Just a question - For my Rye bread, I use a Rye sour that I have been cultivating. Does that go in on the wet or dry side of the equasion?
AC
Quote:

Originally Posted by Michael in FtW (Post 572316)
ARRGH!!!! I don't know! But, perhaps subfuscpersona will see this thread and can offer some help.


This isn't the easiest question to answer.

Most of this thread is simply a repetition of the (endlessly repeated) question of whether ingredients for baking should be measured by volume or by weight. I unequivocally prefer measuring by weight when baking. As usual, opinions will differ wildly.

In discussing bread baking (specifically yeast rising breads) it appears that Addillo303 is asking a more specific question, which involves an approach to recipes for bread that not only assumes that all ingredients in a bread recipe are shown by weight but also converts the ingredients for any bread recipe into a formula known as the bakers percentage. This is a standard way among professional bakers to present a bread recipe. It assumes that all ingredients are weighed. Beyond this, additional information about the bread recipe is given by taking each ingredient and showing it as a percentage of the total amount of flour used in the recipe. A good introduction to the bakers percentage can be found at Baker's Percentage Tutorial, Part 1 | Wild Yeast

For those who have a firm understanding of the bakers percentage, the answer is - you would split your starter into its components (usually simply flour, water and yeast) and then add each part to the amounts of flour and water and yeast that are used in addition to your starter in the final recipe. You would calculate the bakers percentage from these overall totals.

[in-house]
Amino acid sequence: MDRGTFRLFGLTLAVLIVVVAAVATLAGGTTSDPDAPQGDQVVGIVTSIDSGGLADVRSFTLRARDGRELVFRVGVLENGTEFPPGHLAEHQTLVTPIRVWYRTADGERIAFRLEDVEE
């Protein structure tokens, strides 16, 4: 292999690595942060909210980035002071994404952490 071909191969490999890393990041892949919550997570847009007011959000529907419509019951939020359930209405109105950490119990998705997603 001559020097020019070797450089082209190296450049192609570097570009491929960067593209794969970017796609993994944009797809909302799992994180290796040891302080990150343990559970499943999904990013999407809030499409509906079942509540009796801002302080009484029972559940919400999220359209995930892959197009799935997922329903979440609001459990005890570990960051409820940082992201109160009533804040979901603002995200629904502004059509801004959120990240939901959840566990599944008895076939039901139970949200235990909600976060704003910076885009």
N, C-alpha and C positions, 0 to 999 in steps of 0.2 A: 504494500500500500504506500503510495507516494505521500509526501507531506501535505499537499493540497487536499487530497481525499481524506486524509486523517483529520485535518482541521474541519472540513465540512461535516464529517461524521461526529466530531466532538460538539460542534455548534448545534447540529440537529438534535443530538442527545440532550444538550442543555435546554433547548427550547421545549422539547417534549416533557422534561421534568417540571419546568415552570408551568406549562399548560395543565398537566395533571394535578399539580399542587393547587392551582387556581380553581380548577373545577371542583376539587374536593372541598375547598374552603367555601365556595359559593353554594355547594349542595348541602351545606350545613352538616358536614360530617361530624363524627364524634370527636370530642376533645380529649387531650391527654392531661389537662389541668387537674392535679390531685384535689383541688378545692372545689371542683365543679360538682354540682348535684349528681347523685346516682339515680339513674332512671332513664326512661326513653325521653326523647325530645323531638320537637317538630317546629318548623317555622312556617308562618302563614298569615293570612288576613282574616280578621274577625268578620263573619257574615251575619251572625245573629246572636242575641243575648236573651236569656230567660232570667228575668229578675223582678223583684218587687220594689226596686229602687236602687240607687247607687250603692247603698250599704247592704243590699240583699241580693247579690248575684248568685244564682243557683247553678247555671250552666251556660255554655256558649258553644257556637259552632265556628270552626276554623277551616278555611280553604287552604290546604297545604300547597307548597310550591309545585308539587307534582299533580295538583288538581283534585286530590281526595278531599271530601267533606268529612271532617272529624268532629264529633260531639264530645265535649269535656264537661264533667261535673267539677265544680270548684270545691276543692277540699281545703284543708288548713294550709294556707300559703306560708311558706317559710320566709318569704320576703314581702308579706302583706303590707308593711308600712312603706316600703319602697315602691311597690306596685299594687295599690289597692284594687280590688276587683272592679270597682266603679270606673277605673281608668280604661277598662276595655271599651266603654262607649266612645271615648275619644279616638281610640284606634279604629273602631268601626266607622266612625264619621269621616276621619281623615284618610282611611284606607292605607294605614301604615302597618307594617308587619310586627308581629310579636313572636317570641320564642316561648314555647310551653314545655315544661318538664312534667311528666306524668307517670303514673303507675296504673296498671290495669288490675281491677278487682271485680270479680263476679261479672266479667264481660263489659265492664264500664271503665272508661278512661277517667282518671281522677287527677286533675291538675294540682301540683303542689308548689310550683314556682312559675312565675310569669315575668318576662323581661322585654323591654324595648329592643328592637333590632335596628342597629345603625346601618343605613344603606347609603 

However, it is not easy to give a more specific answer to Adillo303 because we do not have sufficient information. Specifically...

> Adillo303 is using a sourdough (wild yeast) starter but we don't know the hydration level of that starter. A common practice for home bakers who maintain a sourdough starter is to use 100% hydration and "feed" the starter on a 1:2:2 ratio (for example: 2oz of the original starter, 4oz flour and 4oz water by weight). Adillo303 needs to tell us the hydration s/he uses

> Adillo303 is using a rye flour sourdough starter. This implies that the feeding schedule for the starter uses only rye flour. However, when one uses a starter to make bread, additional flour and water are added to the starter and we don't know if s/he is still using rye flour or using wheat flour. Any useful interpretation of a bakers percentage clearly separates out gluten containing flours from those that lack gluten (such as rye).

Dave Hutchins 03-24-2008 11:46 PM

A scale is the most important tool in your bakery. I had to learn how to bake over night as my baker droped dead and none was to be found. As baking is a very dying art form
and not many men or women want to work the crazy hours a baker works. After I left comerical kitchens I bought a balance scale just like the one we used in the bakery and my bread all ways turnes out fine